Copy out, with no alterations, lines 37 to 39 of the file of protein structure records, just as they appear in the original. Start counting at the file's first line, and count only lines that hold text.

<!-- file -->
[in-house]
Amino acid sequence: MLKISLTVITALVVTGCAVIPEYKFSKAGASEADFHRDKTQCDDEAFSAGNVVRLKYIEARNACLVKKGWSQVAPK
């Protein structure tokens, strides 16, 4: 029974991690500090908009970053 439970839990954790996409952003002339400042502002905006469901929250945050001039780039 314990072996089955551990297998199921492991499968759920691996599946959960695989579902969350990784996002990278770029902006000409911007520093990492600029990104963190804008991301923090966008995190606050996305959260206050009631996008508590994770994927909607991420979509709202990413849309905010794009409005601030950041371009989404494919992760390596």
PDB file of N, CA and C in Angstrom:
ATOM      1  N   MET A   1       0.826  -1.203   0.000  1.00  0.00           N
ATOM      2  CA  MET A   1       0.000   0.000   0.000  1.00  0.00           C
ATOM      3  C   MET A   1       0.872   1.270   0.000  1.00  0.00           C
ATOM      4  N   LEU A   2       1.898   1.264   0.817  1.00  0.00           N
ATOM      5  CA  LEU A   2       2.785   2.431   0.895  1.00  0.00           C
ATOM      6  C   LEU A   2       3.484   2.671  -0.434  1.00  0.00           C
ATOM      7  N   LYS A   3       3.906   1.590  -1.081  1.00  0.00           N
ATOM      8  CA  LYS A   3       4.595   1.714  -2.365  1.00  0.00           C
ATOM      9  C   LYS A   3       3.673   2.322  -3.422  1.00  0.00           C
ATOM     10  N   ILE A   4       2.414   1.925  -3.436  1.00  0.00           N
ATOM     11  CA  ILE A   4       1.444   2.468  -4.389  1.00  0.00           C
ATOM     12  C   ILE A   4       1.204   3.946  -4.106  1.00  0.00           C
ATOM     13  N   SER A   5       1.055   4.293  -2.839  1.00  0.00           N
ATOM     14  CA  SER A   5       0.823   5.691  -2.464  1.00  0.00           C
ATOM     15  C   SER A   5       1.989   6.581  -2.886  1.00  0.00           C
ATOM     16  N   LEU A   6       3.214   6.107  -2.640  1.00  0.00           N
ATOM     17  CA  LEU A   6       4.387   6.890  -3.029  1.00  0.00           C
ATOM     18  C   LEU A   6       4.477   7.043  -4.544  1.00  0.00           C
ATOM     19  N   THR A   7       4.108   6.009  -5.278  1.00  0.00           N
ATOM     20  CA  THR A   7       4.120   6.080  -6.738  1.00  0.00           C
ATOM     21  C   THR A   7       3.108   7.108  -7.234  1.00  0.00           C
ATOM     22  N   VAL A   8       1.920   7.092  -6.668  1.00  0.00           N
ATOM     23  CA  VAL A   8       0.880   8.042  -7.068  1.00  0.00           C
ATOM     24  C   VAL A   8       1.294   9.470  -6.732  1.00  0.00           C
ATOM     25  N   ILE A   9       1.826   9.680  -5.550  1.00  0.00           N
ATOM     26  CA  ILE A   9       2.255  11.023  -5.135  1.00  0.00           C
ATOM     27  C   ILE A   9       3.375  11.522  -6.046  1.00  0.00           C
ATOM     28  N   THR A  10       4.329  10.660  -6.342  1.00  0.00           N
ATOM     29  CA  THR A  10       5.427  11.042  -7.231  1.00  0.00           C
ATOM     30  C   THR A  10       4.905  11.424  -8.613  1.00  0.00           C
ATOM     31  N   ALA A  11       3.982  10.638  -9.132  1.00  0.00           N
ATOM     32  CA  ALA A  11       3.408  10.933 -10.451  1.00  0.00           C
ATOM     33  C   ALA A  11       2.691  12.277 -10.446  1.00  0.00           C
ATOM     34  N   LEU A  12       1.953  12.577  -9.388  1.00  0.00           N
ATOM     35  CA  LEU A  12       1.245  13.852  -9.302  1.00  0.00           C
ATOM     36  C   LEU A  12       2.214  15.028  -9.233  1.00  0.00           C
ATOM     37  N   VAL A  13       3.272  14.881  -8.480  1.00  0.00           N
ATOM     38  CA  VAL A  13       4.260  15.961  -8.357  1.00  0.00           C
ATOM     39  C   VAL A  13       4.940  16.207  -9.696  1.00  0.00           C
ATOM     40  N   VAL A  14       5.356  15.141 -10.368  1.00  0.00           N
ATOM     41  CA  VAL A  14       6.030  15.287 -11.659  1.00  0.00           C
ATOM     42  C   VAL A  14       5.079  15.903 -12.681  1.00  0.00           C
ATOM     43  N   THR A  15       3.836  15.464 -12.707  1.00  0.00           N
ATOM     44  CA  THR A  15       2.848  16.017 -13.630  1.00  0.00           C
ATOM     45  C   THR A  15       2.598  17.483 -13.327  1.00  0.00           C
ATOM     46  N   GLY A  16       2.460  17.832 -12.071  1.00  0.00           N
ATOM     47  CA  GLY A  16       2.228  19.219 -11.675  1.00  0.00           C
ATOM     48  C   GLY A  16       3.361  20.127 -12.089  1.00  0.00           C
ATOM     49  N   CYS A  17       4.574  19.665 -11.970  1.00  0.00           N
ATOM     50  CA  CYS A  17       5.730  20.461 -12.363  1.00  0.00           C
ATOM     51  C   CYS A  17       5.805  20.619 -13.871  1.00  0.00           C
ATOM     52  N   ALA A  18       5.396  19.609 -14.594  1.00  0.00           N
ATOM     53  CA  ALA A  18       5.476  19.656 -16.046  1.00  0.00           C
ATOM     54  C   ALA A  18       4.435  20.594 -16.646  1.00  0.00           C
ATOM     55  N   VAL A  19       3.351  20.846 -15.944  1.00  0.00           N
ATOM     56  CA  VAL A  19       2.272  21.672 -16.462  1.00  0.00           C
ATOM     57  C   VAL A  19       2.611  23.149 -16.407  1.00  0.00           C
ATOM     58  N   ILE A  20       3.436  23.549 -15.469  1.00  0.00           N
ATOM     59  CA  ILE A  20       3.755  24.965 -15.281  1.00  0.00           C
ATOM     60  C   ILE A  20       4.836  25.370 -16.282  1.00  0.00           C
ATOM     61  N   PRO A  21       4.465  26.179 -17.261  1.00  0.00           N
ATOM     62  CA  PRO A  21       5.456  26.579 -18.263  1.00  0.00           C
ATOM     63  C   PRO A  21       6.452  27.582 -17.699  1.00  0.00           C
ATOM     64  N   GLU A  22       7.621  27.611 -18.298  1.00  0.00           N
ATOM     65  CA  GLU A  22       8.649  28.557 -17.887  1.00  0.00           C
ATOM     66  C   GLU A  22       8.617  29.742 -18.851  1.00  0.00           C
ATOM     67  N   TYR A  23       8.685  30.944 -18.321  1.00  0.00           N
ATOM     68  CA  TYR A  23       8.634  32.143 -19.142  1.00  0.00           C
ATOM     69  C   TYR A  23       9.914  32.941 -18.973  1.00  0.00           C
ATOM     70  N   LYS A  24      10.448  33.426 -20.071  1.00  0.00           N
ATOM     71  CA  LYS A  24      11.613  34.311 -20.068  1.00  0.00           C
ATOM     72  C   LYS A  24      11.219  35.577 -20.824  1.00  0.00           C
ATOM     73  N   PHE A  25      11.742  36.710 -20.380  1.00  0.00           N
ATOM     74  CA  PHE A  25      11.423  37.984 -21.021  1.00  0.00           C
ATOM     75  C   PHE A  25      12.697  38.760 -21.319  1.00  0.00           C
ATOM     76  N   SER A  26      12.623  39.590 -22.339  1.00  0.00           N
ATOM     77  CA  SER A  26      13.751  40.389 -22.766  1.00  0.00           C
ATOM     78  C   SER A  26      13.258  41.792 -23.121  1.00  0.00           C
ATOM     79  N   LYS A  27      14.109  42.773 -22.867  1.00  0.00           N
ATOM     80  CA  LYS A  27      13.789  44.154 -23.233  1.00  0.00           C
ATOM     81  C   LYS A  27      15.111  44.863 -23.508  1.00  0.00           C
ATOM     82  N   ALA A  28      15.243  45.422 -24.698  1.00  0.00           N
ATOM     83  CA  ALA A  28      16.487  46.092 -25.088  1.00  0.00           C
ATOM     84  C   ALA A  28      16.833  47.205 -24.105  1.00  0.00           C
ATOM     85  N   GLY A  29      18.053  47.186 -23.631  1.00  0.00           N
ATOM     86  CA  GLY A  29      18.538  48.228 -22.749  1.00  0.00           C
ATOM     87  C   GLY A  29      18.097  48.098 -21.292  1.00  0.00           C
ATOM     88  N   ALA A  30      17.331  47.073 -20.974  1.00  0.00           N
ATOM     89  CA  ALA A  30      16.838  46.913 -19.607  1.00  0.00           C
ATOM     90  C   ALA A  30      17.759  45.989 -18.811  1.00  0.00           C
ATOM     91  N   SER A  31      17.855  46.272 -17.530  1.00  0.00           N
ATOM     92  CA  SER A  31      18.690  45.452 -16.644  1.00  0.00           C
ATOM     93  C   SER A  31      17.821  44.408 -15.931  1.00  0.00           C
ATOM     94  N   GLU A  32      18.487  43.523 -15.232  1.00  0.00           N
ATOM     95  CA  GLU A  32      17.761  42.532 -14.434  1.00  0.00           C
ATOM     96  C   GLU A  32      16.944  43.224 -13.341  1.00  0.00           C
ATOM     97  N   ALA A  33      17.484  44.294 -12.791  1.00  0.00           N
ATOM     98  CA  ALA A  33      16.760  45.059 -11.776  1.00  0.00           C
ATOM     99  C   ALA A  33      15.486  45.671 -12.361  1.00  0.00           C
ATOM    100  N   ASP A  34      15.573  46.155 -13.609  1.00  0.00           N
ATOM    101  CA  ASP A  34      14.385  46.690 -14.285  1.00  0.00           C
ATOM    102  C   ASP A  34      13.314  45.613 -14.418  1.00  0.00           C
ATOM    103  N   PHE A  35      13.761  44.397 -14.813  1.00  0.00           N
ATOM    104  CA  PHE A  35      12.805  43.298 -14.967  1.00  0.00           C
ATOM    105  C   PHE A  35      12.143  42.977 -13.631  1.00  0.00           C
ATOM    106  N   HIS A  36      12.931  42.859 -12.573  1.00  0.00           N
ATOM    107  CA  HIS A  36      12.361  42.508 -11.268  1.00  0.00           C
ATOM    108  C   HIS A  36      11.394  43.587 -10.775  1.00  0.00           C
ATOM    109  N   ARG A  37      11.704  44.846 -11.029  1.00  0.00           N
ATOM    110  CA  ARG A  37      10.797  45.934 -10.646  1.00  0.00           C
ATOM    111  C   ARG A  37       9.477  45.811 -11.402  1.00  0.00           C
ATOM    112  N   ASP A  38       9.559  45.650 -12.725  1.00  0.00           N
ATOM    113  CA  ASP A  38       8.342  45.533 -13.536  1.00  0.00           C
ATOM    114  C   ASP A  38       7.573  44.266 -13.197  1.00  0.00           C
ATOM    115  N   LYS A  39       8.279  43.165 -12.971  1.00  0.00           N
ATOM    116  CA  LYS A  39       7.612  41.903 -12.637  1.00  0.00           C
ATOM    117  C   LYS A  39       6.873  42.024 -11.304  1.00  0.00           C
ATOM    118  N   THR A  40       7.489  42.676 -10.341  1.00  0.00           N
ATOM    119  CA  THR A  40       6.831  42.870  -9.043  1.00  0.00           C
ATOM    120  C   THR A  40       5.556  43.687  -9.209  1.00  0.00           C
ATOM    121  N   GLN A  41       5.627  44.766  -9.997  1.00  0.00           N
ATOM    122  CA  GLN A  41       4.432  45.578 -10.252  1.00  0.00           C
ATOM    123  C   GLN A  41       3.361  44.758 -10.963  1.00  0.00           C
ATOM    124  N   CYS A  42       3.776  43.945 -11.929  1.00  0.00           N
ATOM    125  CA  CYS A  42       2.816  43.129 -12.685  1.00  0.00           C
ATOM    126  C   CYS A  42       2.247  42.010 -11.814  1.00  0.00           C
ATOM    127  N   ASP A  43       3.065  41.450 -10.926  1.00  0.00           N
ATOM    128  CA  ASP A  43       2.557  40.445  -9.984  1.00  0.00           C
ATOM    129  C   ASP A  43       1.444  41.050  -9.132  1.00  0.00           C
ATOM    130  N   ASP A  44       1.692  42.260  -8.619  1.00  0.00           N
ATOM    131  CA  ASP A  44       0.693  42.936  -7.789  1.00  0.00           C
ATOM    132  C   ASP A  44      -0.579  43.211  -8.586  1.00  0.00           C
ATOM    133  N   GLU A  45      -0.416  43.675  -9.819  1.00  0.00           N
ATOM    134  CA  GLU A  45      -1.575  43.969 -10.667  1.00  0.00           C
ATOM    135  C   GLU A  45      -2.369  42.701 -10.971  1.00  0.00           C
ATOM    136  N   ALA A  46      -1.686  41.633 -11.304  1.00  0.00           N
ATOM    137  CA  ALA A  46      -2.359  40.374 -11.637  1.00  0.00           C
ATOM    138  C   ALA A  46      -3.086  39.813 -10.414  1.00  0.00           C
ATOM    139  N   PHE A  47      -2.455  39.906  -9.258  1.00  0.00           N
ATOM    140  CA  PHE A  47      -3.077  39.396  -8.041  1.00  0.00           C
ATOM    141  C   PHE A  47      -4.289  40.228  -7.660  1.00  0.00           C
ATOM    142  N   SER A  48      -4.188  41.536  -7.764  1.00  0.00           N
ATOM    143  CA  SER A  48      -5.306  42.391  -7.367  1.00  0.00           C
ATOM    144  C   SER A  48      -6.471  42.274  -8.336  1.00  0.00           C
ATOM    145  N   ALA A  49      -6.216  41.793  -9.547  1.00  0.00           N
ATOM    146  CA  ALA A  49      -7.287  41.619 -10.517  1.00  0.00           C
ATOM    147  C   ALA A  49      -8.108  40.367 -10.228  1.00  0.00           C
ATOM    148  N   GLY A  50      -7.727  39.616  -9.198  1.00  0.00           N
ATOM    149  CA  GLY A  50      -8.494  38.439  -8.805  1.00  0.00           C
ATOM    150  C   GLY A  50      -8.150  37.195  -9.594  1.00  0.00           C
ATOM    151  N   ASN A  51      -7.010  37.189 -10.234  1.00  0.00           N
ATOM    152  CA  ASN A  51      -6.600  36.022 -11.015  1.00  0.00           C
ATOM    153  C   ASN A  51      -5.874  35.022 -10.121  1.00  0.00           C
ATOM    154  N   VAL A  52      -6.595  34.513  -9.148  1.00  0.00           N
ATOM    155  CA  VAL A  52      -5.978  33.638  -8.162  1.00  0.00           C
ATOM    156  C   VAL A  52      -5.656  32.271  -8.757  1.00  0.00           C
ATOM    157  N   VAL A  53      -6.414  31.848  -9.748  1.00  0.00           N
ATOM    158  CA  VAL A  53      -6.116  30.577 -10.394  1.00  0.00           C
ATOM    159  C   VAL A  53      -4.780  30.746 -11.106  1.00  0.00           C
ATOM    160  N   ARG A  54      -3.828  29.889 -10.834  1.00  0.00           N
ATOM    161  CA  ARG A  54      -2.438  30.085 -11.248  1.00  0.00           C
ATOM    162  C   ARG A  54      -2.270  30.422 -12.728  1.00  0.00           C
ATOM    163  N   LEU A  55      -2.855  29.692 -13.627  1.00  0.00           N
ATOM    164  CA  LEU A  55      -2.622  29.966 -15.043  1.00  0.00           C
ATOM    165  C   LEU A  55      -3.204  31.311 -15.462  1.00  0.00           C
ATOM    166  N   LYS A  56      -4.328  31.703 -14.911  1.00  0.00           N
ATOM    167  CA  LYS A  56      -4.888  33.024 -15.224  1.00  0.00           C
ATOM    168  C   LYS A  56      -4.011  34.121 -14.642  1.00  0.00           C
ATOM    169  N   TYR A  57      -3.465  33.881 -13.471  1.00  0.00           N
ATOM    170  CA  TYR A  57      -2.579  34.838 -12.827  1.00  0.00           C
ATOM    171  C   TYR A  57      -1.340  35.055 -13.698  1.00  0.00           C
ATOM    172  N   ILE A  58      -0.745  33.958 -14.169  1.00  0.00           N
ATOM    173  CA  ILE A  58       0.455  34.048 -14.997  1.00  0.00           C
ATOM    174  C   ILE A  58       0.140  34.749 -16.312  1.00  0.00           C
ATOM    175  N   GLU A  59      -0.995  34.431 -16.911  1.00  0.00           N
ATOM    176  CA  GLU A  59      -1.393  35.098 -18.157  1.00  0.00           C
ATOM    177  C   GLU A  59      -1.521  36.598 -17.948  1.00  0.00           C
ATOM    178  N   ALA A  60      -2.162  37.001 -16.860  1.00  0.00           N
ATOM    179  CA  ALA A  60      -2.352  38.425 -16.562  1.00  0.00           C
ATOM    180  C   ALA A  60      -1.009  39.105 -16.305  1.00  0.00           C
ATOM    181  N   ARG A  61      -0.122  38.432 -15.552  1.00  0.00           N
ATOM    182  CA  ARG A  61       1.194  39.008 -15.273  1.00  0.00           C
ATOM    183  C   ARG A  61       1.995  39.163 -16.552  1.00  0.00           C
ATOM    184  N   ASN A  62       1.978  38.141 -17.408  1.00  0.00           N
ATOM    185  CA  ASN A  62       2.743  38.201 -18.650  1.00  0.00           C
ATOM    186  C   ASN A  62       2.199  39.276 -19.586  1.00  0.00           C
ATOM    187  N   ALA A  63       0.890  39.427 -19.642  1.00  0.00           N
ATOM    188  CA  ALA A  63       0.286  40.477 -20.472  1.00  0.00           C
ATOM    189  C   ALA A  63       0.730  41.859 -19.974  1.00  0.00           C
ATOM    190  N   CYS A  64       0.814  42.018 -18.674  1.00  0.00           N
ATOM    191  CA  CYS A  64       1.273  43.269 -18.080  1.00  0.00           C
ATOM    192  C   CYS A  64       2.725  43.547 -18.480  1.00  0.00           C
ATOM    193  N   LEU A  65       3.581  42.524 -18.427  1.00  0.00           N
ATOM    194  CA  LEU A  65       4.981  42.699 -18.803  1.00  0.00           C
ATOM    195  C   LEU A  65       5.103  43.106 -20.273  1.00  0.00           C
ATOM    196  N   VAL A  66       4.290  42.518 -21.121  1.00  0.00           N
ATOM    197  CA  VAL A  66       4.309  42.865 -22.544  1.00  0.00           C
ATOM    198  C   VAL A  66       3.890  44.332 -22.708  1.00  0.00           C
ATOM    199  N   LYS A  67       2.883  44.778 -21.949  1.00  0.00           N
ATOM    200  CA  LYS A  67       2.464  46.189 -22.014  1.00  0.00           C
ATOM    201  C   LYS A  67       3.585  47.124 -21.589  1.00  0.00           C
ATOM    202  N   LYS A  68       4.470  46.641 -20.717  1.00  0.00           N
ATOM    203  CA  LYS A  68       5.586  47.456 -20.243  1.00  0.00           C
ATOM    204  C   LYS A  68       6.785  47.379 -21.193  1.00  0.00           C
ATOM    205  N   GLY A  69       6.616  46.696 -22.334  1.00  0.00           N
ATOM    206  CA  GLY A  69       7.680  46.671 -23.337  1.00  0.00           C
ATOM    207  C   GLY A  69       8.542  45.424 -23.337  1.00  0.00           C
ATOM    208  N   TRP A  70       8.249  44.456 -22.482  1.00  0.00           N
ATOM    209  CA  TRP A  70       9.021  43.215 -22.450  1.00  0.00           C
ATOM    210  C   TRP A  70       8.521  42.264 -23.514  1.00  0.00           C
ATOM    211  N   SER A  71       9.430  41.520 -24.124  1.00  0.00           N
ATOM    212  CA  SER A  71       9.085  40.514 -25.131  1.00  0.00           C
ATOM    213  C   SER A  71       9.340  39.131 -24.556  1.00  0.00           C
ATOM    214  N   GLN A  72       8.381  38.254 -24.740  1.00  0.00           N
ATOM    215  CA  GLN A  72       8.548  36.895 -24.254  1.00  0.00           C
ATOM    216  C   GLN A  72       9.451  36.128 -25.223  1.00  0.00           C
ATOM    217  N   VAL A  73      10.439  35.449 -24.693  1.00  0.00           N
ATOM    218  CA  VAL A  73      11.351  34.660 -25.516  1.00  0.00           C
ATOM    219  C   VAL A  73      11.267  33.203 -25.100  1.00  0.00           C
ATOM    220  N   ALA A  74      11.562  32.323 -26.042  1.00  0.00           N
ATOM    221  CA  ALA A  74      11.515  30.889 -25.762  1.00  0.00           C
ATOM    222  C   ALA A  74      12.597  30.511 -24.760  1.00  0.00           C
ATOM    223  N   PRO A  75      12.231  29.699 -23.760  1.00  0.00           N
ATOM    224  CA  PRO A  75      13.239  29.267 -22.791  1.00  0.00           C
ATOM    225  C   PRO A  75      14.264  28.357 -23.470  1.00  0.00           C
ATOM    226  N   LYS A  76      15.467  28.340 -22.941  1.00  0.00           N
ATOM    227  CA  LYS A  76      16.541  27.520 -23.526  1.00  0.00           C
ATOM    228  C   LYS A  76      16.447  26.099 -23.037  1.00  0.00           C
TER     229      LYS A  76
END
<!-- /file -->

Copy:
ATOM     33  C   ALA A  11       2.691  12.277 -10.446  1.00  0.00           C
ATOM     34  N   LEU A  12       1.953  12.577  -9.388  1.00  0.00           N
ATOM     35  CA  LEU A  12       1.245  13.852  -9.302  1.00  0.00           C